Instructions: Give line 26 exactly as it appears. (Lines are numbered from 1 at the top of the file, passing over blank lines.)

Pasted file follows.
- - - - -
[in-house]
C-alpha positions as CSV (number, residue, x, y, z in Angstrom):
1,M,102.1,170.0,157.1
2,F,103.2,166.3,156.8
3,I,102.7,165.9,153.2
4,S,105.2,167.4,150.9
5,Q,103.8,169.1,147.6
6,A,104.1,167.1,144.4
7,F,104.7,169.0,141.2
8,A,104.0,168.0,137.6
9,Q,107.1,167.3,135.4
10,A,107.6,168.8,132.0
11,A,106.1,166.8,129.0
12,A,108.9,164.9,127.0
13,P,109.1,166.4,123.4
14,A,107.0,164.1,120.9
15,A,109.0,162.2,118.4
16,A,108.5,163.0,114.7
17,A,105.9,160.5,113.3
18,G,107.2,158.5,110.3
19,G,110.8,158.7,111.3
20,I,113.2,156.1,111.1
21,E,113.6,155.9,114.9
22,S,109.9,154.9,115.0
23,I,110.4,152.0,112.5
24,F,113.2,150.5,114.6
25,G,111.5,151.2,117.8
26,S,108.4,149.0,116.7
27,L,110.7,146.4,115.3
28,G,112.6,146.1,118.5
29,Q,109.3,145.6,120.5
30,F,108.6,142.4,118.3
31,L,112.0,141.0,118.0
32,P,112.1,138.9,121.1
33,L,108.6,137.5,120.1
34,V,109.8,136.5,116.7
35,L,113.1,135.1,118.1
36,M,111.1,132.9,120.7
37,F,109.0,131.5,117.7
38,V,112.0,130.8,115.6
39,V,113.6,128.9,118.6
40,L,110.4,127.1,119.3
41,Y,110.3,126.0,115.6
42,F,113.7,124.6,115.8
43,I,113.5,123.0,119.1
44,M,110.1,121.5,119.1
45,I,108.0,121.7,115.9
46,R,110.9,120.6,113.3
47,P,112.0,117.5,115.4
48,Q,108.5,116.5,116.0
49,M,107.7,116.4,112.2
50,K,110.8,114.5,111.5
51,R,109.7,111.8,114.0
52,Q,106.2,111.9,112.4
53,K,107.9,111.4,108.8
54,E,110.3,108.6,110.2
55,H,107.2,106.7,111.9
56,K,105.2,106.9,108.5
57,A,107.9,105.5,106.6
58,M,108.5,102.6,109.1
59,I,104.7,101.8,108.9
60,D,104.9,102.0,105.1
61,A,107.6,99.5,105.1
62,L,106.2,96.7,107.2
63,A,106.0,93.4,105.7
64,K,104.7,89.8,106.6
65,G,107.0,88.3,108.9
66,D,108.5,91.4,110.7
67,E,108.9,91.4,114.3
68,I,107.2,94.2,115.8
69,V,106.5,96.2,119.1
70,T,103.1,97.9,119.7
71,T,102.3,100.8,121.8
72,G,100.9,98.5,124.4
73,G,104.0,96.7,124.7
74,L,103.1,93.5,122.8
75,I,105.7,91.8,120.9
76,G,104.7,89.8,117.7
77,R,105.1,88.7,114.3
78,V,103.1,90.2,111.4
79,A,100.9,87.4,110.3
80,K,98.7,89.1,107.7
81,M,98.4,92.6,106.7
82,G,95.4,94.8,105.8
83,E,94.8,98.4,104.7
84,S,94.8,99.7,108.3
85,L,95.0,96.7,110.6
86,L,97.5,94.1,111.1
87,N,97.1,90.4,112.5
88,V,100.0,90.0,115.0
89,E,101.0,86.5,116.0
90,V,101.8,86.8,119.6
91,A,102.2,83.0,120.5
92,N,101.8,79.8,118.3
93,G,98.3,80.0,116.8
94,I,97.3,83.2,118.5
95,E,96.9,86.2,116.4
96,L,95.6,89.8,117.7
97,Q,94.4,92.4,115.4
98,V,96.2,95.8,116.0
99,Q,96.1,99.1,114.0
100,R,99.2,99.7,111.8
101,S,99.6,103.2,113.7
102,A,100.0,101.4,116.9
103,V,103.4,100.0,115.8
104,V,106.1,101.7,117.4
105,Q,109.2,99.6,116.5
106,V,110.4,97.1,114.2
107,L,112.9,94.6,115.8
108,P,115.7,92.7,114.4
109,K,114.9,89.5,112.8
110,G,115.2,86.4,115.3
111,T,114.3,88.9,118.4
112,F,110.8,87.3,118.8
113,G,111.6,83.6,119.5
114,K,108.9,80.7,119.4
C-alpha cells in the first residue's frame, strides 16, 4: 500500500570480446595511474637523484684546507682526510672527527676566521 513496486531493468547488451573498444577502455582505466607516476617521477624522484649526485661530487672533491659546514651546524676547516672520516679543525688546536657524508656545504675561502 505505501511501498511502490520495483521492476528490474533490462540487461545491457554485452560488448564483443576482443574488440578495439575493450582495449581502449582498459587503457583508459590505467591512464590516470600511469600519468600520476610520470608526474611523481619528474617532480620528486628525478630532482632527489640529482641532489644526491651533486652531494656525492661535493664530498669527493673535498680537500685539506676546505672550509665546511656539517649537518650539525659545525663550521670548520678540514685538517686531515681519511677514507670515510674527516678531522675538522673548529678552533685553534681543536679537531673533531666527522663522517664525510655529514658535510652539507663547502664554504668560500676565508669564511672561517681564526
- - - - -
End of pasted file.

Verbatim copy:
24,F,113.2,150.5,114.6